Wednesday, May 6, 2015

Seven Things To Learn From The Life Of Orson Welles

"Everyone will always owe him everything."  Jean-Luc Godard on Welles' influence.

Always correct a lie

“They say” is the second most powerful pair of words in any language.  When they go unanswered, they become the truth.  It happens even when they are answered, but at least there’s a competing voice out there, as lonely as it may be.  The popular myth of Orson Welles says that he was a man who had it all and then lost it, either because he wasn’t capable of following through on what he started, or because he had a self-destructive streak that was wider than his genius.  The fact is, he was a man who had it all until it was taken away from him, mostly by the very people who said it was his own fault.  Sometimes he was an accessory and sometimes he wasn't.  But the crime was never his, and in the name of perfect balance, this needs to be repeated ten times for every time Welles is blamed for anything.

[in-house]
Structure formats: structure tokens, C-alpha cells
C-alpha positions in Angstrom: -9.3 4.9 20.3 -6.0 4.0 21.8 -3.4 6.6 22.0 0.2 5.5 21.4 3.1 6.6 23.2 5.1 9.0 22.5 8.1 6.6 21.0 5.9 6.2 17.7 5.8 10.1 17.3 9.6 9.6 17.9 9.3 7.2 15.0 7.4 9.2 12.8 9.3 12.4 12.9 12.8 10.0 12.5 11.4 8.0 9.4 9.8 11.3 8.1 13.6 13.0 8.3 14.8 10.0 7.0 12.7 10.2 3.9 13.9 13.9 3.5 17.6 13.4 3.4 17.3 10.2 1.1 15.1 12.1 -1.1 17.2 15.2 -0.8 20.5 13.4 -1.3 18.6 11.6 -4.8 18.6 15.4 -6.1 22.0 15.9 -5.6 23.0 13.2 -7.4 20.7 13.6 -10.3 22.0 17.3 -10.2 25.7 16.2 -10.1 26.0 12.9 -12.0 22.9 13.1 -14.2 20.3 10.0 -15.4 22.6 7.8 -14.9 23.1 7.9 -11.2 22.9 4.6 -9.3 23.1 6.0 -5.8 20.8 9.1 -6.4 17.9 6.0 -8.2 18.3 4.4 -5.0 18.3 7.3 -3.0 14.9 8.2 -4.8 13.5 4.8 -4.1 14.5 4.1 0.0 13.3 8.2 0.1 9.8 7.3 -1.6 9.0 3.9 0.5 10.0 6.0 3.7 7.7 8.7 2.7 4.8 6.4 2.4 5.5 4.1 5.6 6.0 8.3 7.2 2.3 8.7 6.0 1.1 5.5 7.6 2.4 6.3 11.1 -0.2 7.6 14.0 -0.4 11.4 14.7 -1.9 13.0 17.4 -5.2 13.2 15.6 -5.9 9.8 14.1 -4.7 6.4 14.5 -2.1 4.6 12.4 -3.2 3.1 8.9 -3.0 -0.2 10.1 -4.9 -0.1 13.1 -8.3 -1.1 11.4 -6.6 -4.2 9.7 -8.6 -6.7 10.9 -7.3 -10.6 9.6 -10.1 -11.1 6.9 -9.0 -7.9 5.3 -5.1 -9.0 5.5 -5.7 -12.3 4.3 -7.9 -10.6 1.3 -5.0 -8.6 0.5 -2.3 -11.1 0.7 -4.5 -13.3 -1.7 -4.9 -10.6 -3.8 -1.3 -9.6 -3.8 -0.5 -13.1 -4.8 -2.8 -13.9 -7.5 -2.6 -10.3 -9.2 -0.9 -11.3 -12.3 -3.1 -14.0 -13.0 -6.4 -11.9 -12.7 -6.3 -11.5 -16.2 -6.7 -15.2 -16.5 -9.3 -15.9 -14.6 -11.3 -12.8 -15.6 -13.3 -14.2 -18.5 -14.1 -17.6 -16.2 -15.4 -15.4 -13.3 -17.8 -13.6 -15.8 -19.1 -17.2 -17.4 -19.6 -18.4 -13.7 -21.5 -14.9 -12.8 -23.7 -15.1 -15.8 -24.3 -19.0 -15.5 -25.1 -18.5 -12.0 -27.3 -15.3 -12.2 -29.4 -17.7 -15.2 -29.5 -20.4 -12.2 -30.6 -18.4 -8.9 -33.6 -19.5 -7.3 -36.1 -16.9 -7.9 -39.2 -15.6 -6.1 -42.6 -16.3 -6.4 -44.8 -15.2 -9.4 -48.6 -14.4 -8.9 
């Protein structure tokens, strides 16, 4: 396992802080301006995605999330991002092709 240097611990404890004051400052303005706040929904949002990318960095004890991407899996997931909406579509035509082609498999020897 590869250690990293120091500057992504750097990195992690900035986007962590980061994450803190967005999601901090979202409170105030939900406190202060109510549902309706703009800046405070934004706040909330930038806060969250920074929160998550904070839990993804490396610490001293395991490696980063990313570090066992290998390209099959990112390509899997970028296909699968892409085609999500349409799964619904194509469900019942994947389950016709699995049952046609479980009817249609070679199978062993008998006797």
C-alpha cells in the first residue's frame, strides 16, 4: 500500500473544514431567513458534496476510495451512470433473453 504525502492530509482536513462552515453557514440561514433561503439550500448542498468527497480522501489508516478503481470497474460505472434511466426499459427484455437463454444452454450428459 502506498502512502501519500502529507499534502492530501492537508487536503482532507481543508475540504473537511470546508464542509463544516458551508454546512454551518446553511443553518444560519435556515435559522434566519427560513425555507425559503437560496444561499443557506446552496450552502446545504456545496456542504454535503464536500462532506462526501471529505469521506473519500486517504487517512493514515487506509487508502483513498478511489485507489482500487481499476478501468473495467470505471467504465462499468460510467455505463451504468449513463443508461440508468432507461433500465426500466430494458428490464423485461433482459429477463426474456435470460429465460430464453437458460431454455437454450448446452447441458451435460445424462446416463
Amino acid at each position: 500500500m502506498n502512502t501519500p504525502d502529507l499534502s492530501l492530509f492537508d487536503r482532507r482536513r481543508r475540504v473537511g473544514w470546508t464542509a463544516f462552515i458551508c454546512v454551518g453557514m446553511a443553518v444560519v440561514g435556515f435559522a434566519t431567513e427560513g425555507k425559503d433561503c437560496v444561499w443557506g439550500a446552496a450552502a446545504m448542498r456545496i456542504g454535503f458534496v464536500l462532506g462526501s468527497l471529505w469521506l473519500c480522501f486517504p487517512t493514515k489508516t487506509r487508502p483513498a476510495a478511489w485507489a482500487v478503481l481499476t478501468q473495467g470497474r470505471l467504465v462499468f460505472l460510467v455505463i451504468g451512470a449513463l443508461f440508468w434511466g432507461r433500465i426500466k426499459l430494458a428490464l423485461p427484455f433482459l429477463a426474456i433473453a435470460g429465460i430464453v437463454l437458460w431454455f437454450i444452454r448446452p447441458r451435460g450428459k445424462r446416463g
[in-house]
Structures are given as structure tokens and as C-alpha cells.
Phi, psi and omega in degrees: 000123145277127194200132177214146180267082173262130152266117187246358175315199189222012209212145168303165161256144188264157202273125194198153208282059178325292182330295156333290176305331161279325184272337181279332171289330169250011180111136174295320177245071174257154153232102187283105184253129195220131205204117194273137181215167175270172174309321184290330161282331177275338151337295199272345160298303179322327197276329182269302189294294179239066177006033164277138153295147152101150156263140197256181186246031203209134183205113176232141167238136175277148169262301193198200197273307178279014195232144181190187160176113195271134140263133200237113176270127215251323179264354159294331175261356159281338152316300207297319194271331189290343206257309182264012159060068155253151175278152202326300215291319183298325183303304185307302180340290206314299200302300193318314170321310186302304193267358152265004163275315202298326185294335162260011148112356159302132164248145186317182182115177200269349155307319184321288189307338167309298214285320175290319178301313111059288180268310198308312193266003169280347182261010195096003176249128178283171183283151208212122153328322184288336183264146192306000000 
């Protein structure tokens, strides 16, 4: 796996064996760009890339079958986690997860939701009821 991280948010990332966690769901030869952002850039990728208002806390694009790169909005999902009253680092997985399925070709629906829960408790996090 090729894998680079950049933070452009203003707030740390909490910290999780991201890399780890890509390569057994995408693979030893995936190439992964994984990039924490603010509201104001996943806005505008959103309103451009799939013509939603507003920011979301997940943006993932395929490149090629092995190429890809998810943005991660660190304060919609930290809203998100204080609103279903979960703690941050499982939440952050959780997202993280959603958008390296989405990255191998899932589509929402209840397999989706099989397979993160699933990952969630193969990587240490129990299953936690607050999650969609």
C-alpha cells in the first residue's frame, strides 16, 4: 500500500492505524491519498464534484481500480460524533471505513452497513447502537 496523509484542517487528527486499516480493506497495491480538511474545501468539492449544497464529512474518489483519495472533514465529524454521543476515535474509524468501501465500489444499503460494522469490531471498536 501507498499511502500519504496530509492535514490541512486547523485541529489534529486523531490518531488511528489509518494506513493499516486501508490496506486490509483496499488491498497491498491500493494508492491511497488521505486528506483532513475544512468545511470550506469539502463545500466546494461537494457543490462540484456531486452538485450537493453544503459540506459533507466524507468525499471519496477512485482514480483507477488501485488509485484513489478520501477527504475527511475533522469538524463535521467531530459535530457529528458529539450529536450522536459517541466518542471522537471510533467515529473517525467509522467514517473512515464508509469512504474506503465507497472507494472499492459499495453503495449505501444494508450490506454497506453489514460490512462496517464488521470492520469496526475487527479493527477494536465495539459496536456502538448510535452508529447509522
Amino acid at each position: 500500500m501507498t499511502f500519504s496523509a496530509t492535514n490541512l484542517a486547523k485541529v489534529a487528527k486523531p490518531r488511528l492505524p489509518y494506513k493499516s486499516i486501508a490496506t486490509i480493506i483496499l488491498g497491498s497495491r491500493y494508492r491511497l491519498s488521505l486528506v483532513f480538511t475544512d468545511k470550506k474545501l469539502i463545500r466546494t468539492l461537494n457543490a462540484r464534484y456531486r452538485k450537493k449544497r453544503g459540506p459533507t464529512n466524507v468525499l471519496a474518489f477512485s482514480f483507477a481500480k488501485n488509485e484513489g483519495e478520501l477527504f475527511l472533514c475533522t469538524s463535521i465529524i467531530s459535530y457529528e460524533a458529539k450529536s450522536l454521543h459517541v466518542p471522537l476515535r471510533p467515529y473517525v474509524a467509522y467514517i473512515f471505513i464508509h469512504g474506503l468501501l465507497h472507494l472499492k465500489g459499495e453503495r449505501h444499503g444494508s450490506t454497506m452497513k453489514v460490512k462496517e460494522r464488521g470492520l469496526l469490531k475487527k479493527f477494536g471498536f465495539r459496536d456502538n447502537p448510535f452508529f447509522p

Money always trumps vision